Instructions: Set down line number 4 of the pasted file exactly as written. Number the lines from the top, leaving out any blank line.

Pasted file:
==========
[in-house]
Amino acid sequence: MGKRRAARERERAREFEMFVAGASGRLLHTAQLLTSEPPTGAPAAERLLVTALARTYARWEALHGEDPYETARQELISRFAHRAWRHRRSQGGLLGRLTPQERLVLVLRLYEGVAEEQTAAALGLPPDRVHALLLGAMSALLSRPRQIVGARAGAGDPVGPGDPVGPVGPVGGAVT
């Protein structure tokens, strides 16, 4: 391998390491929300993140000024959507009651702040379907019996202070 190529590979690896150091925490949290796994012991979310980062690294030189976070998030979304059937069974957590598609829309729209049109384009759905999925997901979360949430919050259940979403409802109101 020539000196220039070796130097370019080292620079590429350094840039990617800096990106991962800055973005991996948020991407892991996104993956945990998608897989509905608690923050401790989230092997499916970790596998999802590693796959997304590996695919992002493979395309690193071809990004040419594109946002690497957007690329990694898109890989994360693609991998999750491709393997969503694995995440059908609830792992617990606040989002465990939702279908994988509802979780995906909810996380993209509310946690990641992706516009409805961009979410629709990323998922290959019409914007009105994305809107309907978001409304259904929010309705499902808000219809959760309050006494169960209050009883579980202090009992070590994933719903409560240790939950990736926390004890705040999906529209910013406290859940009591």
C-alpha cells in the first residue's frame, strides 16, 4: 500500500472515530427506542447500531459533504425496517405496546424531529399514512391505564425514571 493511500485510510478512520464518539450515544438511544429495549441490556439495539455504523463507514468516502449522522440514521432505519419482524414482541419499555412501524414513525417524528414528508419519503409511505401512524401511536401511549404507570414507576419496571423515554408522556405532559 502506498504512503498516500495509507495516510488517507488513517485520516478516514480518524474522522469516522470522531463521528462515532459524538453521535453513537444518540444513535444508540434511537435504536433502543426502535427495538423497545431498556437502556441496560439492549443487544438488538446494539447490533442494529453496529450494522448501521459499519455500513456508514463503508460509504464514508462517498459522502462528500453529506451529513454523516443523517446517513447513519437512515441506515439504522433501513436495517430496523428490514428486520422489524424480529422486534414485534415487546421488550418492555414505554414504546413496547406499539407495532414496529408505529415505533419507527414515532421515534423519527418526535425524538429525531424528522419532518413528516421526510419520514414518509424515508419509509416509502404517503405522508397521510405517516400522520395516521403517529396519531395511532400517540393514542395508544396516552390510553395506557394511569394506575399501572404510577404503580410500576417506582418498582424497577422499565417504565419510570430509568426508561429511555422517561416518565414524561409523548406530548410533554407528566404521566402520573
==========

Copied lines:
C-alpha cells in the first residue's frame, strides 16, 4: 500500500472515530427506542447500531459533504425496517405496546424531529399514512391505564425514571 493511500485510510478512520464518539450515544438511544429495549441490556439495539455504523463507514468516502449522522440514521432505519419482524414482541419499555412501524414513525417524528414528508419519503409511505401512524401511536401511549404507570414507576419496571423515554408522556405532559 502506498504512503498516500495509507495516510488517507488513517485520516478516514480518524474522522469516522470522531463521528462515532459524538453521535453513537444518540444513535444508540434511537435504536433502543426502535427495538423497545431498556437502556441496560439492549443487544438488538446494539447490533442494529453496529450494522448501521459499519455500513456508514463503508460509504464514508462517498459522502462528500453529506451529513454523516443523517446517513447513519437512515441506515439504522433501513436495517430496523428490514428486520422489524424480529422486534414485534415487546421488550418492555414505554414504546413496547406499539407495532414496529408505529415505533419507527414515532421515534423519527418526535425524538429525531424528522419532518413528516421526510419520514414518509424515508419509509416509502404517503405522508397521510405517516400522520395516521403517529396519531395511532400517540393514542395508544396516552390510553395506557394511569394506575399501572404510577404503580410500576417506582418498582424497577422499565417504565419510570430509568426508561429511555422517561416518565414524561409523548406530548410533554407528566404521566402520573